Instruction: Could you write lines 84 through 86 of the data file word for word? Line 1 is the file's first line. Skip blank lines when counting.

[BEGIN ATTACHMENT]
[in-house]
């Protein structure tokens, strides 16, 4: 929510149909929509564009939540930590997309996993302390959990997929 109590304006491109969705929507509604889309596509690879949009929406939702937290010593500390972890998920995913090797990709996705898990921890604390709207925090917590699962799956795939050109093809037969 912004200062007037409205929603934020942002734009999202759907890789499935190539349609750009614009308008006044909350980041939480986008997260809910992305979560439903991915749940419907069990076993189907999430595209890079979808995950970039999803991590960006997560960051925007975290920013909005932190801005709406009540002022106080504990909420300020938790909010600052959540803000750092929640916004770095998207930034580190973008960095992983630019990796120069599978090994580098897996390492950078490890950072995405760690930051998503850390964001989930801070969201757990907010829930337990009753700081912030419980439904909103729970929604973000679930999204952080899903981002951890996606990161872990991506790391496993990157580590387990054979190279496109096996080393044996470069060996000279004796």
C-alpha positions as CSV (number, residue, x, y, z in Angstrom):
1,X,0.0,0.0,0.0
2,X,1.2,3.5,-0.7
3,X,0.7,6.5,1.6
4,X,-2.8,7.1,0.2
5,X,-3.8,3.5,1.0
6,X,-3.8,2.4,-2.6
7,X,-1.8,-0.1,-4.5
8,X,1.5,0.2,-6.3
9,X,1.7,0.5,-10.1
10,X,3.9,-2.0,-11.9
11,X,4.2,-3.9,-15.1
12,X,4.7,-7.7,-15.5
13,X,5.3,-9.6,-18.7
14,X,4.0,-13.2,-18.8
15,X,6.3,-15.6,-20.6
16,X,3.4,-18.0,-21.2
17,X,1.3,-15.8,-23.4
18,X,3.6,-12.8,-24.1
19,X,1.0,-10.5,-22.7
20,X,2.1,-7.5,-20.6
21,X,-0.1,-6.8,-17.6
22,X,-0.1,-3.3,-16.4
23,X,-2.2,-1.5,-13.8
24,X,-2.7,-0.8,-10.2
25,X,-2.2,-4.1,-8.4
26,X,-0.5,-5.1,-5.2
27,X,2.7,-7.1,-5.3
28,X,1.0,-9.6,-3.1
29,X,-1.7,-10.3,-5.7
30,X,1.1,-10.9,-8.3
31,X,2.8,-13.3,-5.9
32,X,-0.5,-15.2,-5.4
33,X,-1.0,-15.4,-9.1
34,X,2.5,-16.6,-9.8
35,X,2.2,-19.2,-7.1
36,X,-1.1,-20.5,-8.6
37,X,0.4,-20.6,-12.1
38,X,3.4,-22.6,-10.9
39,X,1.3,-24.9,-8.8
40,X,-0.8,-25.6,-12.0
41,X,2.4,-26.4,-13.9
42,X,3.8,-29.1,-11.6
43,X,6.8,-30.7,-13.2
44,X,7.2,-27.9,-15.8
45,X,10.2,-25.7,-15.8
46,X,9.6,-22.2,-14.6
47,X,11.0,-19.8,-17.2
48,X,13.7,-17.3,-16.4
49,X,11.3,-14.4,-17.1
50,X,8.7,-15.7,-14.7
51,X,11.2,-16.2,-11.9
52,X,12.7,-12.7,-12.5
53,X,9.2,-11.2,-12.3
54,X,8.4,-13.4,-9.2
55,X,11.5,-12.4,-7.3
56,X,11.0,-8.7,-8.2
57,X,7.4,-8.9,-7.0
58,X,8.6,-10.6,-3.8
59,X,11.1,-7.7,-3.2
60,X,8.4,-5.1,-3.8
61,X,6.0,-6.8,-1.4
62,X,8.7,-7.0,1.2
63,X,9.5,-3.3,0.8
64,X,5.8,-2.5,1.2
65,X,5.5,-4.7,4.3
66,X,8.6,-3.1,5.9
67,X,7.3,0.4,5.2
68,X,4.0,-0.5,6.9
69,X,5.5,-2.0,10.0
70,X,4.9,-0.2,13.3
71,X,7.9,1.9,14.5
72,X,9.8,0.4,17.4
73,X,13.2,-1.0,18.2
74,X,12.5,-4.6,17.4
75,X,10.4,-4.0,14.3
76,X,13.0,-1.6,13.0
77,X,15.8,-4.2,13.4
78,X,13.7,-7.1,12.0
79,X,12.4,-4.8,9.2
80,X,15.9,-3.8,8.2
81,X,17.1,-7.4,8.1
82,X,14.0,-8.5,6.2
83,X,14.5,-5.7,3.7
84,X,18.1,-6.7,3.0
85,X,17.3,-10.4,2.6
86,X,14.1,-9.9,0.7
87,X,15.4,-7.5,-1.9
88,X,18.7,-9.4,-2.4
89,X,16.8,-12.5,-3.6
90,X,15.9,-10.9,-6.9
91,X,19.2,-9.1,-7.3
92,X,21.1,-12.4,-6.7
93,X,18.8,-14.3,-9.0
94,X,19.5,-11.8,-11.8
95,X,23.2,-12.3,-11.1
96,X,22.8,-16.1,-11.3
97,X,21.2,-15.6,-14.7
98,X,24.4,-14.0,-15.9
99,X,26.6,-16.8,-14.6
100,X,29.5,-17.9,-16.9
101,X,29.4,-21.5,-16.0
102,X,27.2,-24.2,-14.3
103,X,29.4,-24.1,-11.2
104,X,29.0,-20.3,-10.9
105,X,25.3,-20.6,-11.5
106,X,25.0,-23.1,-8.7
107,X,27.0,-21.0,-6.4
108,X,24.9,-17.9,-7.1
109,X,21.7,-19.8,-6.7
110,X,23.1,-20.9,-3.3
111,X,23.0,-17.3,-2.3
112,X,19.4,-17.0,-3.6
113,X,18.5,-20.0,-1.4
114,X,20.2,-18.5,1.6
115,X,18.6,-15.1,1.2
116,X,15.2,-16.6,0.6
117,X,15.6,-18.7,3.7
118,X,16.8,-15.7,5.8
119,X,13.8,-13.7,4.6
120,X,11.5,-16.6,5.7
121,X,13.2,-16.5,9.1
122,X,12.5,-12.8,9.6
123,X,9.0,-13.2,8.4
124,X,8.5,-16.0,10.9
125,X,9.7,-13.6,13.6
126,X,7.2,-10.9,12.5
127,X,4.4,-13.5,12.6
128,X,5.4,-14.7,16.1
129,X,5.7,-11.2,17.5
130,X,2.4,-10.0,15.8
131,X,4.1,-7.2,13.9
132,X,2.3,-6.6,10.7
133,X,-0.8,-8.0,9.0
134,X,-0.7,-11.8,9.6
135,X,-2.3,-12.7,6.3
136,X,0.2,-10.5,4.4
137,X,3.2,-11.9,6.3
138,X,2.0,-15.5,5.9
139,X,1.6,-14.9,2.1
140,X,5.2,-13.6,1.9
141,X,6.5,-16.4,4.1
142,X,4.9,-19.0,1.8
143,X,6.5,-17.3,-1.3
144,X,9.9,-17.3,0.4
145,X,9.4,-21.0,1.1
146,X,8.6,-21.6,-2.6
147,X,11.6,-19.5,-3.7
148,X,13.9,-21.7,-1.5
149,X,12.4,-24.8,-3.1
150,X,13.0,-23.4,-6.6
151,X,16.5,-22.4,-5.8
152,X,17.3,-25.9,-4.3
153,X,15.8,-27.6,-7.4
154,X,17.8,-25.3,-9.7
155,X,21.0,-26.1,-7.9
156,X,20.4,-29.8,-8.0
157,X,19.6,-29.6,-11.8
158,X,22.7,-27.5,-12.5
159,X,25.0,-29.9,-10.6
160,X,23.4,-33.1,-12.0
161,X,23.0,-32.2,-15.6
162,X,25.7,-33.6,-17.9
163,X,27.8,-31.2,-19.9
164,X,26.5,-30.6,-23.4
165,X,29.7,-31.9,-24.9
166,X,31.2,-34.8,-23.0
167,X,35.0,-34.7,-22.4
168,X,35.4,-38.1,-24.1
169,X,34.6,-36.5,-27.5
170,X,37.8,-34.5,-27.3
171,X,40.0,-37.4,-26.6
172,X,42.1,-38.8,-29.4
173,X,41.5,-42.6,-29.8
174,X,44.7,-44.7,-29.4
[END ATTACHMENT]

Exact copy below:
81,X,17.1,-7.4,8.1
82,X,14.0,-8.5,6.2
83,X,14.5,-5.7,3.7